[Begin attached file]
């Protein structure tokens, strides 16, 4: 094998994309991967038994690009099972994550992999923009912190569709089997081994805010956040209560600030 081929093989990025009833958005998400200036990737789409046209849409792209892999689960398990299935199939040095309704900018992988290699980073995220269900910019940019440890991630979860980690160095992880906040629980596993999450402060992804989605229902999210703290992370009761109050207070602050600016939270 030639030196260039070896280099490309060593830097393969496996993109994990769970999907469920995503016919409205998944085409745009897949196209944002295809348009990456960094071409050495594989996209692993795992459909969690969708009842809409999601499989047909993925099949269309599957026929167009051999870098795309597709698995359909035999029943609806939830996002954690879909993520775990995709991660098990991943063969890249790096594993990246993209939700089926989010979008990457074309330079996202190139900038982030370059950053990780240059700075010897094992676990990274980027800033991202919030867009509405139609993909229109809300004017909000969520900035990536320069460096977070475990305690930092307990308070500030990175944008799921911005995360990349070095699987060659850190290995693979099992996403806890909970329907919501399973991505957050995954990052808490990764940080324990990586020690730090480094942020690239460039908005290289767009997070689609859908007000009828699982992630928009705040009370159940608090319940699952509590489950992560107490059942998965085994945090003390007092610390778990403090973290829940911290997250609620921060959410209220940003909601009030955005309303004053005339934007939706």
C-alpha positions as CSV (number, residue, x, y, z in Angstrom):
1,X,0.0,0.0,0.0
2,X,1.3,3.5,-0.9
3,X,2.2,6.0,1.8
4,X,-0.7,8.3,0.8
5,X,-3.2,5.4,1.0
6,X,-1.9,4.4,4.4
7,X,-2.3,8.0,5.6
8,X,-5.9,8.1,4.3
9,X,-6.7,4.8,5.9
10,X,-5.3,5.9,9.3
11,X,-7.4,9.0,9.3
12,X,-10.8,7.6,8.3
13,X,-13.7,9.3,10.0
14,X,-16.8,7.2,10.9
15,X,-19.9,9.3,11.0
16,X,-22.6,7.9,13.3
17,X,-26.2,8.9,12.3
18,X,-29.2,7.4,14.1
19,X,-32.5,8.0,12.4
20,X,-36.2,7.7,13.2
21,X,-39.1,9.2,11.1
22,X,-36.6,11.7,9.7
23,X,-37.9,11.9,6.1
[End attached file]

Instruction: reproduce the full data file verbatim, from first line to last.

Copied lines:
């Protein structure tokens, strides 16, 4: 094998994309991967038994690009099972994550992999923009912190569709089997081994805010956040209560600030 081929093989990025009833958005998400200036990737789409046209849409792209892999689960398990299935199939040095309704900018992988290699980073995220269900910019940019440890991630979860980690160095992880906040629980596993999450402060992804989605229902999210703290992370009761109050207070602050600016939270 030639030196260039070896280099490309060593830097393969496996993109994990769970999907469920995503016919409205998944085409745009897949196209944002295809348009990456960094071409050495594989996209692993795992459909969690969708009842809409999601499989047909993925099949269309599957026929167009051999870098795309597709698995359909035999029943609806939830996002954690879909993520775990995709991660098990991943063969890249790096594993990246993209939700089926989010979008990457074309330079996202190139900038982030370059950053990780240059700075010897094992676990990274980027800033991202919030867009509405139609993909229109809300004017909000969520900035990536320069460096977070475990305690930092307990308070500030990175944008799921911005995360990349070095699987060659850190290995693979099992996403806890909970329907919501399973991505957050995954990052808490990764940080324990990586020690730090480094942020690239460039908005290289767009997070689609859908007000009828699982992630928009705040009370159940608090319940699952509590489950992560107490059942998965085994945090003390007092610390778990403090973290829940911290997250609620921060959410209220940003909601009030955005309303004053005339934007939706």
C-alpha positions as CSV (number, residue, x, y, z in Angstrom):
1,X,0.0,0.0,0.0
2,X,1.3,3.5,-0.9
3,X,2.2,6.0,1.8
4,X,-0.7,8.3,0.8
5,X,-3.2,5.4,1.0
6,X,-1.9,4.4,4.4
7,X,-2.3,8.0,5.6
8,X,-5.9,8.1,4.3
9,X,-6.7,4.8,5.9
10,X,-5.3,5.9,9.3
11,X,-7.4,9.0,9.3
12,X,-10.8,7.6,8.3
13,X,-13.7,9.3,10.0
14,X,-16.8,7.2,10.9
15,X,-19.9,9.3,11.0
16,X,-22.6,7.9,13.3
17,X,-26.2,8.9,12.3
18,X,-29.2,7.4,14.1
19,X,-32.5,8.0,12.4
20,X,-36.2,7.7,13.2
21,X,-39.1,9.2,11.1
22,X,-36.6,11.7,9.7
23,X,-37.9,11.9,6.1